'Toy Story 4': How Keanu Reeves convinced filmmakers to give Duke Caboom more depth
by Carly Mallenbaum
There are actors, and then there are movie stars.
Keanu Reeves is clearly the latter, as anyone who has witnessed this summer's Keanaissance knows very well. And as the "Toy Story 4" filmmakers will tell you.
"He’s like a legit movie star, but a gentleman, and one of the most thoughtful actors we ever worked with," producer Jonas Rivera said at Tuesday night's "Toy Story 4" premiere, after Reeves walked by to coolly say "What's up, what's up?" to Pixar producers.
Reeves voices new toy Duke Caboom in the "Toy Story" sequel. The character is a Canadian Evel Knievel-style stunt motorcyclist. Funny, right?
But Reeves, the Canadian action hero and all-around good guy, wanted to make sure the character was more than just a joke.
"He would ask these really deep character questions, and you couldn’t ignore them," director Josh Cooley said on the carpet.
For example, Reeves wanted to know: What drives Duke Caboom? What is the toy afraid of?
Well, Cooley didn't know.
"Not at first," he said. "He hadn’t said yes to the role yet, either, so it was kind of a test. It really did force us to dig deeper into this character that we thought was more of a gag."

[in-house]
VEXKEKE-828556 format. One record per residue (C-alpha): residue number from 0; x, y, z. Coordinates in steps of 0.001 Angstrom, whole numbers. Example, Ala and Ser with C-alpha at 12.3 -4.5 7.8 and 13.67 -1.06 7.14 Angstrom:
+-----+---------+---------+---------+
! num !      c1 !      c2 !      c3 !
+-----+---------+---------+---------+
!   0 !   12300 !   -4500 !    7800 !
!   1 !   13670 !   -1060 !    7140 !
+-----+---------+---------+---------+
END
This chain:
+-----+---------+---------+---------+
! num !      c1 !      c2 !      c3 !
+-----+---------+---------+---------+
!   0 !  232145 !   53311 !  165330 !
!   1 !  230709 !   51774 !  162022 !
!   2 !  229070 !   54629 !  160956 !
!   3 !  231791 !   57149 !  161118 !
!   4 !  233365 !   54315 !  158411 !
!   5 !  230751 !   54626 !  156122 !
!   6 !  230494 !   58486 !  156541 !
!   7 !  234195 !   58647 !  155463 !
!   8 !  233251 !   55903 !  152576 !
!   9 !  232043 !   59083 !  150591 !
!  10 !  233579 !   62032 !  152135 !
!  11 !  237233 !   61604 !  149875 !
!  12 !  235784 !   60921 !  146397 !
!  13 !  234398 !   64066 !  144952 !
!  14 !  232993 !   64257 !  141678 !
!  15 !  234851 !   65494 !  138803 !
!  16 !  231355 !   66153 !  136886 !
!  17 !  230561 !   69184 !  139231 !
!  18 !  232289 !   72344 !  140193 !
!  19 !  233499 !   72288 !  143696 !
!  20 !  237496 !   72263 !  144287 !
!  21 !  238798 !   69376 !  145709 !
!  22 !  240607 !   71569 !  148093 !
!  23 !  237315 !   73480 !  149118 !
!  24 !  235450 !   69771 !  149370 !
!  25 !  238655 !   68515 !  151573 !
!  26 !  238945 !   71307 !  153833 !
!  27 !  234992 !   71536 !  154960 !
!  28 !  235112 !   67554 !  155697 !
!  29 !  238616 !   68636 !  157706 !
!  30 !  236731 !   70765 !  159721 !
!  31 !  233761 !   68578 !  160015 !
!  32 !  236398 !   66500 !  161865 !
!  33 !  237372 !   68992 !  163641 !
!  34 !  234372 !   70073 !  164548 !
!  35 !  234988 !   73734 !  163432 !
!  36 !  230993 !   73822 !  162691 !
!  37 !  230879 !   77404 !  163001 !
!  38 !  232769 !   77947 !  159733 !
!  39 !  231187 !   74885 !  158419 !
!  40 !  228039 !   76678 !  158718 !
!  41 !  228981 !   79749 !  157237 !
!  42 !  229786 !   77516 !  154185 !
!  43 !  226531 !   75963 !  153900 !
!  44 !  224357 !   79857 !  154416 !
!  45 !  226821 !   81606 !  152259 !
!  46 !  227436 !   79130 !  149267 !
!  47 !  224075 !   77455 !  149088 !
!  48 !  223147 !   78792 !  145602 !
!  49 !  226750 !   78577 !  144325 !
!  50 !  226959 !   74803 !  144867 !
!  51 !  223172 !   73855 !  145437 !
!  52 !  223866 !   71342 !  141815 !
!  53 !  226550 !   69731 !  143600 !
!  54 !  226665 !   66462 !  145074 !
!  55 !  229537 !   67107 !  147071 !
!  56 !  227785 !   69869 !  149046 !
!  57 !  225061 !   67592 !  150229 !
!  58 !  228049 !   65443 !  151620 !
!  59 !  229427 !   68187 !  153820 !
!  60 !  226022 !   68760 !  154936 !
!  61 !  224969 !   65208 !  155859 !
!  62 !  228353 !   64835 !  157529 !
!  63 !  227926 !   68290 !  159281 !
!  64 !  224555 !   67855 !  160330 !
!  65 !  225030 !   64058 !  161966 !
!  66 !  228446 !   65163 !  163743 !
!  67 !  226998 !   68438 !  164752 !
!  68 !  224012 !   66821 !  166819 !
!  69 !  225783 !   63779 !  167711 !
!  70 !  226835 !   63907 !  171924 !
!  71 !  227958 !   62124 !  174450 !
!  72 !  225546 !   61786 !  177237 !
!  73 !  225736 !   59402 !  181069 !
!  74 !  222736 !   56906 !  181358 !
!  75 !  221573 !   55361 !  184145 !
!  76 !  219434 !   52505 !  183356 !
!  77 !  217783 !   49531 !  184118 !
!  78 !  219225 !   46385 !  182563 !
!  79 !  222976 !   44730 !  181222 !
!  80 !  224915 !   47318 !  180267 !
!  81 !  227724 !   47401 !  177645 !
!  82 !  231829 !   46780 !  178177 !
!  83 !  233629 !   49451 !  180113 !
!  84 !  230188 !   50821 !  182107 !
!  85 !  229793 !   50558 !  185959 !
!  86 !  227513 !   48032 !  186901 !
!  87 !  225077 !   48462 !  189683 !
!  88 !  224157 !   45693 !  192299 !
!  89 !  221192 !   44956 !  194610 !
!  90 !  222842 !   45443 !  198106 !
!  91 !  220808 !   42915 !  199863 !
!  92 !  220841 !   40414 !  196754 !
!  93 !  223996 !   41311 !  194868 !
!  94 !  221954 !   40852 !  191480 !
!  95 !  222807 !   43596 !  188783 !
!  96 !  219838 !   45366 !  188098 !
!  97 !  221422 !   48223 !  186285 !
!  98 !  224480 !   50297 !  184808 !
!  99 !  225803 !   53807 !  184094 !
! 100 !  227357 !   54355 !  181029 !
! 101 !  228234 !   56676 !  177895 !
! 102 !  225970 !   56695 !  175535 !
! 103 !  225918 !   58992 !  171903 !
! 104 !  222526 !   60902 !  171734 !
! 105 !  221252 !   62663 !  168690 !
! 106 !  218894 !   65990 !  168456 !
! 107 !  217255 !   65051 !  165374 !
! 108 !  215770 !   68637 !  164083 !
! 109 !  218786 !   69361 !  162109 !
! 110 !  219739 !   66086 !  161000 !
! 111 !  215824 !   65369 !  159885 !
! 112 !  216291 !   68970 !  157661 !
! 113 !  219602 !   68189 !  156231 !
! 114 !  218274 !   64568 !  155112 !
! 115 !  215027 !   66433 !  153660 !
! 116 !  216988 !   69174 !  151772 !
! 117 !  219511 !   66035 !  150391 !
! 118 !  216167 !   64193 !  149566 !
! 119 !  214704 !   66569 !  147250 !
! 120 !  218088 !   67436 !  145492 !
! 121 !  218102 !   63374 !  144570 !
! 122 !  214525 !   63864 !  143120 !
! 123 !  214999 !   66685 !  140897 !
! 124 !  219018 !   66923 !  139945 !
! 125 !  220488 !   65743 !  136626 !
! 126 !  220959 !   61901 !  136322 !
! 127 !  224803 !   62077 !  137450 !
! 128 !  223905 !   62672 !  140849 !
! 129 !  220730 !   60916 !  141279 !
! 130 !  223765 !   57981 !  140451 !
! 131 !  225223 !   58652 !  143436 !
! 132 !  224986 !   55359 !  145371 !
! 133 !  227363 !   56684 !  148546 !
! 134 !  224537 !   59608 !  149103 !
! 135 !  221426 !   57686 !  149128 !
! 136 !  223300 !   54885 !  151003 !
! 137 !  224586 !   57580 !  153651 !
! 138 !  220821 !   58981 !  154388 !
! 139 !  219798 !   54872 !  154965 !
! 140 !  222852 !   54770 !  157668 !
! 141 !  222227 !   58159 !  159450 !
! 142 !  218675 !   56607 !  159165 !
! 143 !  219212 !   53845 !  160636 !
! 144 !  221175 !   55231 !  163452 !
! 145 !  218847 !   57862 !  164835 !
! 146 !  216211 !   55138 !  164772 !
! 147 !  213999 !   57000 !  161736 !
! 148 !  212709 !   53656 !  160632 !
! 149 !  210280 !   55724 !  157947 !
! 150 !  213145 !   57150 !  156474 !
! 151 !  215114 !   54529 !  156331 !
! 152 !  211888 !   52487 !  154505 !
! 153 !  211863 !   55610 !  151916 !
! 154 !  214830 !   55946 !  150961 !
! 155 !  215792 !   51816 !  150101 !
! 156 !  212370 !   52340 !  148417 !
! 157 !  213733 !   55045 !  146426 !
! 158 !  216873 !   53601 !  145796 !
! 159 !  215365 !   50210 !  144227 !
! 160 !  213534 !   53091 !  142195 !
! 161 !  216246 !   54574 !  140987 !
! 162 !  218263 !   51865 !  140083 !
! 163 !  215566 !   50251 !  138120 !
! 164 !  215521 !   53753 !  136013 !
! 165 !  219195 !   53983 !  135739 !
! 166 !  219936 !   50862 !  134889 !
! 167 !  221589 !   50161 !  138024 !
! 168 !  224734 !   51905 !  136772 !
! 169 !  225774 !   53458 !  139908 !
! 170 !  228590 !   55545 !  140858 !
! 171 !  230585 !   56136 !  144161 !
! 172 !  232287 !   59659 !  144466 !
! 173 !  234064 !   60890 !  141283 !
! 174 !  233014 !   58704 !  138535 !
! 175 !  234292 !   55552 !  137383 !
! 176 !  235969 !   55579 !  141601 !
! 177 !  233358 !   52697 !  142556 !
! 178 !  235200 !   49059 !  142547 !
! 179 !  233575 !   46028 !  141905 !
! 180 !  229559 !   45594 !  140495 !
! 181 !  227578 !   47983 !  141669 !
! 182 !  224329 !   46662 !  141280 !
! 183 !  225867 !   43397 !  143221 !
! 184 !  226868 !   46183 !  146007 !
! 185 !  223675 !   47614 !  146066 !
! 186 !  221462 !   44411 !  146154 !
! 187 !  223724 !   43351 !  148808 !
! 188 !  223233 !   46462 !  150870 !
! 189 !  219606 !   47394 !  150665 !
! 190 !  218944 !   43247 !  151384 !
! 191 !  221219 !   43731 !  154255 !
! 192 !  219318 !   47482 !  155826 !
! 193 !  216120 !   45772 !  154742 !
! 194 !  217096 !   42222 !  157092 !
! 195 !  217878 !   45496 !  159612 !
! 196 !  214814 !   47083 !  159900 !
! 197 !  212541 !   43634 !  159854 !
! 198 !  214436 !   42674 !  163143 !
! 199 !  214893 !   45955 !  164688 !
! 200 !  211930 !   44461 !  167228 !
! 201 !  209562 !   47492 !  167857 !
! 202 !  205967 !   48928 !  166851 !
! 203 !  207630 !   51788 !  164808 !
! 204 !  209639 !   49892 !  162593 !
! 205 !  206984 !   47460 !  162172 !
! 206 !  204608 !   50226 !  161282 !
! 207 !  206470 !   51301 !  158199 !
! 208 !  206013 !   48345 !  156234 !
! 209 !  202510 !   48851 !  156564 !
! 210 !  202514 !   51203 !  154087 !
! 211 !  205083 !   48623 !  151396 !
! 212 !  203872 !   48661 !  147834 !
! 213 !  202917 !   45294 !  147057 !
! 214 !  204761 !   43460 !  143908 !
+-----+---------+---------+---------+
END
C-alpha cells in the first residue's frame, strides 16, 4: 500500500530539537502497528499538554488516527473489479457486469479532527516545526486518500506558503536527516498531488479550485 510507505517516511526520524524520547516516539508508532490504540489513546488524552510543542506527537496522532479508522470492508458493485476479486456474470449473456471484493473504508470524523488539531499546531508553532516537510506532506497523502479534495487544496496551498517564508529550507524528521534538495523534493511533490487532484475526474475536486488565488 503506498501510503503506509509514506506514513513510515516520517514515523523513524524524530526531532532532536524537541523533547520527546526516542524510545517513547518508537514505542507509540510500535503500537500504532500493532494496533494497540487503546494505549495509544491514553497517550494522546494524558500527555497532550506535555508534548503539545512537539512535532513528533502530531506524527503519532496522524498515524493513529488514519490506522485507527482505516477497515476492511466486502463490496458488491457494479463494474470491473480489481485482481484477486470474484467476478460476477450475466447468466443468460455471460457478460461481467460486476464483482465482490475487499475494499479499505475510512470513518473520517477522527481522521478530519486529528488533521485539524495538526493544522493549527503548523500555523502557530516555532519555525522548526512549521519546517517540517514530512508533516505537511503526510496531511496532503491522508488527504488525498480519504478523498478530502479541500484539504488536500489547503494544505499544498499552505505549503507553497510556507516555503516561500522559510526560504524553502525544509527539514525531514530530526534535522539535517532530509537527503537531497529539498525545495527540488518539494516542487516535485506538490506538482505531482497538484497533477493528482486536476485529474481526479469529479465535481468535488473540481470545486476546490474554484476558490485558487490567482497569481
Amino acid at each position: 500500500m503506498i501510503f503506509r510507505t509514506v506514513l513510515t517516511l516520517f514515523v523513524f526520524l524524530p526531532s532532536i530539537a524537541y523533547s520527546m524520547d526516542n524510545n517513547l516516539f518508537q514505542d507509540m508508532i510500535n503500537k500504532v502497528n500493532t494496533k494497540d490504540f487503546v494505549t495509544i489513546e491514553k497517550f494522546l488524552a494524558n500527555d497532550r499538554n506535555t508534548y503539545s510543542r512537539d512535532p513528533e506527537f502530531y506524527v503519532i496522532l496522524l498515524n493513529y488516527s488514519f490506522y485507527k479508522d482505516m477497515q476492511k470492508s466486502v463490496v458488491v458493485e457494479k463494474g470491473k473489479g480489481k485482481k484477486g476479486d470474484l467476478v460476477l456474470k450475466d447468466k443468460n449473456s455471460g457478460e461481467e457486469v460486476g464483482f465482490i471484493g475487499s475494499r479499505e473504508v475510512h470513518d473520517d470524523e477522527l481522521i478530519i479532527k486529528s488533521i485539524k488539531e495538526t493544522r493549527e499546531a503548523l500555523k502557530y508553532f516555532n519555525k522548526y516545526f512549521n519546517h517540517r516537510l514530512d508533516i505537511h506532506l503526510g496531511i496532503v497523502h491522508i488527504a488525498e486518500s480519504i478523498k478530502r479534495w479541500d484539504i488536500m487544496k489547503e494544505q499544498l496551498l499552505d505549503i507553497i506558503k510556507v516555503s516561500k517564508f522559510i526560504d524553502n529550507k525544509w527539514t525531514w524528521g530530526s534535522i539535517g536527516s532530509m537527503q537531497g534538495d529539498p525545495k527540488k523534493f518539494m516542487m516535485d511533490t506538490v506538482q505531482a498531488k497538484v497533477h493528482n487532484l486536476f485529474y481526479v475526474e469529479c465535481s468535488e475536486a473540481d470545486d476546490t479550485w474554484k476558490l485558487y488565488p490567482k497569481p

The probing questions were effective.
"It became a well-rounded, real character because of that," Cooley said.
In "Toy Story 4," Caboom is still a hoot, delivering silly catchphrases like "Yes, I Canada" and diligently posing atop his bike before engaging in conversation, but the toy is also sensitive soul with a compelling past.
"He didn’t just come to do a funny cartoon voice, he dug deep," says Rivera, telling what has now become a familiar story about the movie icon. Earlier this month, "Always Be My Maybe" co-writer and star Randall Park talked about having a similar experience with a collaborative Reeves on his Netflix rom-com.
Toy Story 4
Always Be My Maybe, Toy Story 4